Related Topics: Malaysian artists, festivals, promoting art

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Posted in Artist Nationality, Business of art, Collectors, Emerging artists, Events, Festival, Individual, Malaysia, Malaysian, Professionals, Promoting art, Venues | Tagged: , , , , , , , , , , , , , , , , , , , , , , , , , , , , , , , , , , , , , , , , , , , , , , | Leave a Comment »

27 contemporary Southeast Asian artists featured in ASEAN-Korea photo exhibition

Posted by artradar on July 28, 2010


KOREAN ASEAN CONTEMPORARY PHOTOGRAPHY EXHIBITION

Created to showcase the range of dynamic contemporary photography coming from Korean and Southeast Asian artists, Emerging Wave“, currently on view at the GoEun Museum of Photography in Busan (South Korea), features works from 27 artists ranging from emerging creators to established veterans.

Established in March 2009, the ASEAN-Korea Centre promotes both cultural and economic cooperation between Korea and the ten ASEAN (Association of South East Asian Nations) member countries. The organisation  recently partnered with Seoul Art Centre’s Hangaram Art Museum to open their 2010 photo exhibition which features 27 artists from 11 countries.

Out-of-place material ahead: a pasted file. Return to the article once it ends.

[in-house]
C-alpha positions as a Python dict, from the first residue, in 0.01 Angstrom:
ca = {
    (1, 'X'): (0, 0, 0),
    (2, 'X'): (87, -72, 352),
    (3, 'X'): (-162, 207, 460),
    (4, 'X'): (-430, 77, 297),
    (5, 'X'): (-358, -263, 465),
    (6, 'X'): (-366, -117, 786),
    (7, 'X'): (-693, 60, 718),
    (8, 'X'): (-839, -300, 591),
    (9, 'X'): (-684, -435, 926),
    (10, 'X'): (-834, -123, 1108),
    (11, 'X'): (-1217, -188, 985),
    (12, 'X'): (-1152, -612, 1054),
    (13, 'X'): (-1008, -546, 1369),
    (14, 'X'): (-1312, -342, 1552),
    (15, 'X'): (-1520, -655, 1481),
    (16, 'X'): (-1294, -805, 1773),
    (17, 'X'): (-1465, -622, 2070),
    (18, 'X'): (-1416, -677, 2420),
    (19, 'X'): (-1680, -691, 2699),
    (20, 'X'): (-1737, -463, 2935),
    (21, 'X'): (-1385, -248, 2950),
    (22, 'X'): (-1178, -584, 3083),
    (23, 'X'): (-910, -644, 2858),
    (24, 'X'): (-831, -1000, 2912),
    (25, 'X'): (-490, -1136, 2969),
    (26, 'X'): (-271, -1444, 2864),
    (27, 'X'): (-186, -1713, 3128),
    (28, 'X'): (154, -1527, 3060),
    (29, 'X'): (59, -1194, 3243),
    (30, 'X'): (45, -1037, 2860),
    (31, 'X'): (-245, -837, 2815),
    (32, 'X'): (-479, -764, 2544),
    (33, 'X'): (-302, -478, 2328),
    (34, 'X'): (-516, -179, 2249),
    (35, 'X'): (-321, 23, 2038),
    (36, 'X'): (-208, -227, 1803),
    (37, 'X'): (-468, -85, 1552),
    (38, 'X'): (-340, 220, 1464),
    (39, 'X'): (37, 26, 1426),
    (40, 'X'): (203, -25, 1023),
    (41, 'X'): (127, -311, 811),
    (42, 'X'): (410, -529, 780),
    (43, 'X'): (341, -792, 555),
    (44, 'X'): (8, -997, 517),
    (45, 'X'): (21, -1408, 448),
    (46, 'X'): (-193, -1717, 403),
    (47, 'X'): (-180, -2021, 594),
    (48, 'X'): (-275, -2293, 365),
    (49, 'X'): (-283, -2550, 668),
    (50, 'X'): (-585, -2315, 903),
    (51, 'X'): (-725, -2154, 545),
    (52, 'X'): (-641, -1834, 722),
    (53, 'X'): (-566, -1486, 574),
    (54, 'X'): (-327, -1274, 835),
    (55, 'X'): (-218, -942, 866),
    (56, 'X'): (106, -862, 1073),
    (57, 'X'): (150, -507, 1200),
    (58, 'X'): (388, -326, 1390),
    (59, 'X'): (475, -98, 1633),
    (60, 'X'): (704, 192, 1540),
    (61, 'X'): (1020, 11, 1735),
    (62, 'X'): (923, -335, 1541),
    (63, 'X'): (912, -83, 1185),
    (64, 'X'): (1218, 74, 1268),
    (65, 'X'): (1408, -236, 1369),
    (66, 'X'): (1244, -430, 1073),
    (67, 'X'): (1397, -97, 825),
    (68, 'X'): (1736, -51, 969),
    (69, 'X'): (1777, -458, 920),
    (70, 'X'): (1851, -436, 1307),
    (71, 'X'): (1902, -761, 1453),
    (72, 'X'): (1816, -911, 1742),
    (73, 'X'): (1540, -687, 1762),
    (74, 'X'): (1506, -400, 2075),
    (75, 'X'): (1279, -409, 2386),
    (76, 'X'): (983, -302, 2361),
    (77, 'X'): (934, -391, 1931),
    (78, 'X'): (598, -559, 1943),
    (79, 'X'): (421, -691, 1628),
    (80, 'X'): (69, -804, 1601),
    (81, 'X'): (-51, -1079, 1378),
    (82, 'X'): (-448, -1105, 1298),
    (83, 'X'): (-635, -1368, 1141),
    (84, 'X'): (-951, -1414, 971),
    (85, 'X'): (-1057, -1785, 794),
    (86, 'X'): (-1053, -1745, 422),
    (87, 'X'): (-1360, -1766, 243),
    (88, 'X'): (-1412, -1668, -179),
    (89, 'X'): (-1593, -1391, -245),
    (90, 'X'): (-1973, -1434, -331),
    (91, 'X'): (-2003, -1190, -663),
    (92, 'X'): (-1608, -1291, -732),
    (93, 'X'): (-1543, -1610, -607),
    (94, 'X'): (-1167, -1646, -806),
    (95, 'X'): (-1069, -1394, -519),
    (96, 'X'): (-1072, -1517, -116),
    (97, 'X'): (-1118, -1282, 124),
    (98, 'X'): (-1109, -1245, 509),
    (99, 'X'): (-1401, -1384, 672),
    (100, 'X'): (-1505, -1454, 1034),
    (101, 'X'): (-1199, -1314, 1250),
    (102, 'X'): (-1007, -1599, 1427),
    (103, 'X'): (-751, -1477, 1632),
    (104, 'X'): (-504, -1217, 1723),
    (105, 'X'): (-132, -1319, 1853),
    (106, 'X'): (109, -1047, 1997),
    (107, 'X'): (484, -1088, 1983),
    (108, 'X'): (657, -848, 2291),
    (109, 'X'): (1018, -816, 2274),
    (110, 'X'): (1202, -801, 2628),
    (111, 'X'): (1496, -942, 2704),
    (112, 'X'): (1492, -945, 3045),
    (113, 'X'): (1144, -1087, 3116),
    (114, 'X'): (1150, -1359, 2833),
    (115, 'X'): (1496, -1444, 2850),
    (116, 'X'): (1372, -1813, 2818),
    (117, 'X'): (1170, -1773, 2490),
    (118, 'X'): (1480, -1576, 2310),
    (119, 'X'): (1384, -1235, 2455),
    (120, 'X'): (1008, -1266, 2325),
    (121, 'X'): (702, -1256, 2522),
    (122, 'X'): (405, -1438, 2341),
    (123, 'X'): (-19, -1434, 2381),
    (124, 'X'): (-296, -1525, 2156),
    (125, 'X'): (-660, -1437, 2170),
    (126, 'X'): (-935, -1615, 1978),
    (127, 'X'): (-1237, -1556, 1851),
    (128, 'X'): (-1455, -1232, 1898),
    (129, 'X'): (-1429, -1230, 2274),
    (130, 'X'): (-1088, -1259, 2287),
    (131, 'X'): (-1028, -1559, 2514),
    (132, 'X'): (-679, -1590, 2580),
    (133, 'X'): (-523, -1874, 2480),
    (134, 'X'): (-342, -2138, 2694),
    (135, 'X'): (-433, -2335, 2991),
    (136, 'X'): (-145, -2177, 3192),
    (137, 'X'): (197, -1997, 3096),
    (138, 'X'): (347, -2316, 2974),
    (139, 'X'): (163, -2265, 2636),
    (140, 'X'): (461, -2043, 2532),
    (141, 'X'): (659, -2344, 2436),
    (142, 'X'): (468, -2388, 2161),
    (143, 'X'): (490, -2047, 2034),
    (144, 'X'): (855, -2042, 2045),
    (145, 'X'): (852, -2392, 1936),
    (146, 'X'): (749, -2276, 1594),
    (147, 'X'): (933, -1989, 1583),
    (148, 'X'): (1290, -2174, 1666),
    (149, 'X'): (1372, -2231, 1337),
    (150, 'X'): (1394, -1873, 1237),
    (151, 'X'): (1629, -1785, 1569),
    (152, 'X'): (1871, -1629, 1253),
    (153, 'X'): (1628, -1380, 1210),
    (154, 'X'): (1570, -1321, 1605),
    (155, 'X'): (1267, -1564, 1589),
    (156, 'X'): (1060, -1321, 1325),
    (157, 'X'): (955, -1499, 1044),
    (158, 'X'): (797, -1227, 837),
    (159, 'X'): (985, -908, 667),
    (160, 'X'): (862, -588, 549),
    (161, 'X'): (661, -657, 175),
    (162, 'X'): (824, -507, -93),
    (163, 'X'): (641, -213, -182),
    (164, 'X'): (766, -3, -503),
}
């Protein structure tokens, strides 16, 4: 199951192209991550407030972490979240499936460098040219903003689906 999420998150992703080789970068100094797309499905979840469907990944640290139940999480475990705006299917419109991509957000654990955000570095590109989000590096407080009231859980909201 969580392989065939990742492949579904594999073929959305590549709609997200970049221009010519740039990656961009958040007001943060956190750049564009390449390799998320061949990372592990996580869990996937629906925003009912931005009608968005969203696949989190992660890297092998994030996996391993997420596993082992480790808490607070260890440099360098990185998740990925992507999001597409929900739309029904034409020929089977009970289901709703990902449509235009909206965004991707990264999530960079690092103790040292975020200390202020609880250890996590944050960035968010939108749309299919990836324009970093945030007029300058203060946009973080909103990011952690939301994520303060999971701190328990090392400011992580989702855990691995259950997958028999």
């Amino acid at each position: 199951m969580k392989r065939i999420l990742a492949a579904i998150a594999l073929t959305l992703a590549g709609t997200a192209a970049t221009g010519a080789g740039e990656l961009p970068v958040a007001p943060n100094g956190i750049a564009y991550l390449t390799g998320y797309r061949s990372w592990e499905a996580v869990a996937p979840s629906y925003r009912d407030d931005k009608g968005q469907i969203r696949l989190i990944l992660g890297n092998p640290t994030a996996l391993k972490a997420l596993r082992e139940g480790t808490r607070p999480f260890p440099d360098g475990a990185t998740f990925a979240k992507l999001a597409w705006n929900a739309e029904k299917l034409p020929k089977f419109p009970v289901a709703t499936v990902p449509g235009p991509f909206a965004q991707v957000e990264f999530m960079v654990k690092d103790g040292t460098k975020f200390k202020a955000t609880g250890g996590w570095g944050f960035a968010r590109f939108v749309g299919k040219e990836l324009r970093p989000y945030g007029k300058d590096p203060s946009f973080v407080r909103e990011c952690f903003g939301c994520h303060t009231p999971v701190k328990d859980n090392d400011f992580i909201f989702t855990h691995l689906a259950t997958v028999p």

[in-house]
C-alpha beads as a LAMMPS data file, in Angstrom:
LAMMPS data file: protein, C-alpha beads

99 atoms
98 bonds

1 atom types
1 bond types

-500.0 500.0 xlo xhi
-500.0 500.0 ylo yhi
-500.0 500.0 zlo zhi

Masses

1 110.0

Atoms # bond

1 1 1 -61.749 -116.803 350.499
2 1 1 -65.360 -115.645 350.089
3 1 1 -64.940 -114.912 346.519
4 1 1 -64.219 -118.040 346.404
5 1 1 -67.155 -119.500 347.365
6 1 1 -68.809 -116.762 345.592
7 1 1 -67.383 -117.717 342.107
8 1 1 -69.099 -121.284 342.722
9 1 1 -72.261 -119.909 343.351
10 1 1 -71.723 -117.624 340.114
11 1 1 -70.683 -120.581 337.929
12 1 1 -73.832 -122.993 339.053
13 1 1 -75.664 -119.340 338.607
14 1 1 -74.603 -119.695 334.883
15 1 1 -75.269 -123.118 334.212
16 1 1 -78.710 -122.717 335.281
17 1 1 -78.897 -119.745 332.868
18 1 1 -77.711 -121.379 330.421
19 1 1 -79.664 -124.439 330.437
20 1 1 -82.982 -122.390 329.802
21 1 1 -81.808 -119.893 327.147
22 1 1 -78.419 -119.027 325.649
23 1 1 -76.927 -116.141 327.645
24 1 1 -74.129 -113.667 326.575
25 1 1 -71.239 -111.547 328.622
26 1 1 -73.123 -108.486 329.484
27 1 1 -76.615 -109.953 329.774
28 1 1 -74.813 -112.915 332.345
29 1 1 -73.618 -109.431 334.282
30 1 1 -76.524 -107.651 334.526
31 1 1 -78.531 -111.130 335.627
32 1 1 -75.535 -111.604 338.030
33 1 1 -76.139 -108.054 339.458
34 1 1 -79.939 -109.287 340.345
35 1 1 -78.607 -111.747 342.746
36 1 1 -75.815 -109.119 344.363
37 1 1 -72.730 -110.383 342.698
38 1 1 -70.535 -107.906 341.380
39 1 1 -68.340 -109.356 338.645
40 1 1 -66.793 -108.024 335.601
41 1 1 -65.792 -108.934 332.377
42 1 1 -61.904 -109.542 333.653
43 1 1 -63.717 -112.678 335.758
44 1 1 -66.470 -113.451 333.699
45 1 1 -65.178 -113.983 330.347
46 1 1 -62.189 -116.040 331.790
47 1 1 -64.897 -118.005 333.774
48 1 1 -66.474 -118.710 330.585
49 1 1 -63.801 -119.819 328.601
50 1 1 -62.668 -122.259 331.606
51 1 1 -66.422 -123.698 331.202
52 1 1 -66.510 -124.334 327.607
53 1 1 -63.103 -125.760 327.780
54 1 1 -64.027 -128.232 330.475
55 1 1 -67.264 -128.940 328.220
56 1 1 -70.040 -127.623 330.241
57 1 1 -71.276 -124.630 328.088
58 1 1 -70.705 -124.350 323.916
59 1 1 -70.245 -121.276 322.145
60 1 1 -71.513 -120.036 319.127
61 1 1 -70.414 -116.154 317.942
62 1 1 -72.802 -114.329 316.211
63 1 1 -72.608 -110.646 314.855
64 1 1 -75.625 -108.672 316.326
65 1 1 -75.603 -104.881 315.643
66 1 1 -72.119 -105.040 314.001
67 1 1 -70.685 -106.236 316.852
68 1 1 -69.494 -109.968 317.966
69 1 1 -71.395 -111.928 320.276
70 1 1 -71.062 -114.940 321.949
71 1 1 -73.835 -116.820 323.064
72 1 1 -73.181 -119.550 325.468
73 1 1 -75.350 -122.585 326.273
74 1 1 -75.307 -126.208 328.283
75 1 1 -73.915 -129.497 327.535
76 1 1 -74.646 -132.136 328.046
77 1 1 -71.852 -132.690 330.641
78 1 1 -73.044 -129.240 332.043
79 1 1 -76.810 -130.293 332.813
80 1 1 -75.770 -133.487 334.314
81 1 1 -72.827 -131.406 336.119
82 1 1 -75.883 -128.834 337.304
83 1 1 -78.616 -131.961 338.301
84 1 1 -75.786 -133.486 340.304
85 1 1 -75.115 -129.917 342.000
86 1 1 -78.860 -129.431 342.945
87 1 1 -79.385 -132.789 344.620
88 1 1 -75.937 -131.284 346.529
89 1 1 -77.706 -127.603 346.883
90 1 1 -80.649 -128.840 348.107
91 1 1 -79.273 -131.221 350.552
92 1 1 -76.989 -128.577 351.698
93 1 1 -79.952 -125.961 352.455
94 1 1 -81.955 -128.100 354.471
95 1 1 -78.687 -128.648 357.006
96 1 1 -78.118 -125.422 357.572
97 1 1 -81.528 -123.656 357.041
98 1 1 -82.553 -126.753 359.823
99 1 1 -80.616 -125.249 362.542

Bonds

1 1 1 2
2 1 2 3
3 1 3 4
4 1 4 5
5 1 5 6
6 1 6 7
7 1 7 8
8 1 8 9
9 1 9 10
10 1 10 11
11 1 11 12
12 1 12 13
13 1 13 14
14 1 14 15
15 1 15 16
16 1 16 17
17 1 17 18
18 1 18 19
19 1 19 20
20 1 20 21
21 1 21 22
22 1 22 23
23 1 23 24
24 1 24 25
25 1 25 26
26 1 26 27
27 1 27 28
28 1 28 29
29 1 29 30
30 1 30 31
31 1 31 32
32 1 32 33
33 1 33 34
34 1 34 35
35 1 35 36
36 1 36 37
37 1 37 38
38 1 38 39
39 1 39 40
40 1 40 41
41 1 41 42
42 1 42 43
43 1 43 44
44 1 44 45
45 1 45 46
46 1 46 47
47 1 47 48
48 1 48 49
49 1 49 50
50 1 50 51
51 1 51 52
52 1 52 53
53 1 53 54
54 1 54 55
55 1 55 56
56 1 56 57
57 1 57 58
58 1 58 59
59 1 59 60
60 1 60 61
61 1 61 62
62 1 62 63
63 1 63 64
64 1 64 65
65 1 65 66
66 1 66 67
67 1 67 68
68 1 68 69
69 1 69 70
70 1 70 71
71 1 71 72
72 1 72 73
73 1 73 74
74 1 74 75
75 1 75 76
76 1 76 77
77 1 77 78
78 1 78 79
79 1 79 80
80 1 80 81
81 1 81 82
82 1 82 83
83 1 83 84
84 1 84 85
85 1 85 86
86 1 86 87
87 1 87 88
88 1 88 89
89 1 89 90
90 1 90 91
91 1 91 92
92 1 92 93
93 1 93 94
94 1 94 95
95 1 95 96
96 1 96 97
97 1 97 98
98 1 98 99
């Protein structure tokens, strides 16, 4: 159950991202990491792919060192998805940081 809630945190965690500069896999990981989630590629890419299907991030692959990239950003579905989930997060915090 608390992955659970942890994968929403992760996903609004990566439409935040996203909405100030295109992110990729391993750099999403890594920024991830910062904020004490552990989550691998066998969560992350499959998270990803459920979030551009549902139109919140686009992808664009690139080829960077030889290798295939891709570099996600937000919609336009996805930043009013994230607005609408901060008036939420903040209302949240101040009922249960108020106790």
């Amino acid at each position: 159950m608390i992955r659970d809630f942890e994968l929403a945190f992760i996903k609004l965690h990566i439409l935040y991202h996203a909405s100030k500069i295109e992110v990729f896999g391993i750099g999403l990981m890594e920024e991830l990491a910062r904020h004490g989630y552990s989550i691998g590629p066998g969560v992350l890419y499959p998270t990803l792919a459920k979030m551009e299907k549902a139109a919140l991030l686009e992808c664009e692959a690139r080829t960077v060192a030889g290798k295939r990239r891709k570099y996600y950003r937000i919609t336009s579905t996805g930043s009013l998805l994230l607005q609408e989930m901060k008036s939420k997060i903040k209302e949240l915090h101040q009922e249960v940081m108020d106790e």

The exhibition, which is the second since ASEAN-Korea Centre’s launch, exposes the international community to new work by some of Southeast Asia’s brightest contemporary photographers. While many of the participants are veterans, the exhibition gives younger artists exposure to the contemporary art scene of a major city such as Seoul.

“Emerging Wave” attracts artists from all over ASEAN region

For example, for emerging Bruneian photographers Hirfian Hussain and Akmal Benangsutera, the exhibition is an opportunity to showcase the budding photography scene in their home country, as well as a chance to connect with dedicated artists from outside of Brunei.

Artists well-established in other media also make up this year’s selected names such as Burmese performance and installation artist Po Po. While not considered a prolific artist – he has had only two solo exhibitions since 1987 – his work is thoughtful and full of depth. As an artist who works with different media there is much crossover within his work. With his photography he employs elements of cubism, a movement he considers to be painting’s “highest state of intellectual approach.”

Po Po, Searching for Identity: Bottle # 1, 2002-2007, C-print, 167 x 305 cm

Po Po, 'Searching for Identity: Bottle # 1', 2002-2007, C-print, 167 x 305 cm.

“How can I make cubist photos which present every aspect of a thing? These works are not objects of material.  They are objects of mind”.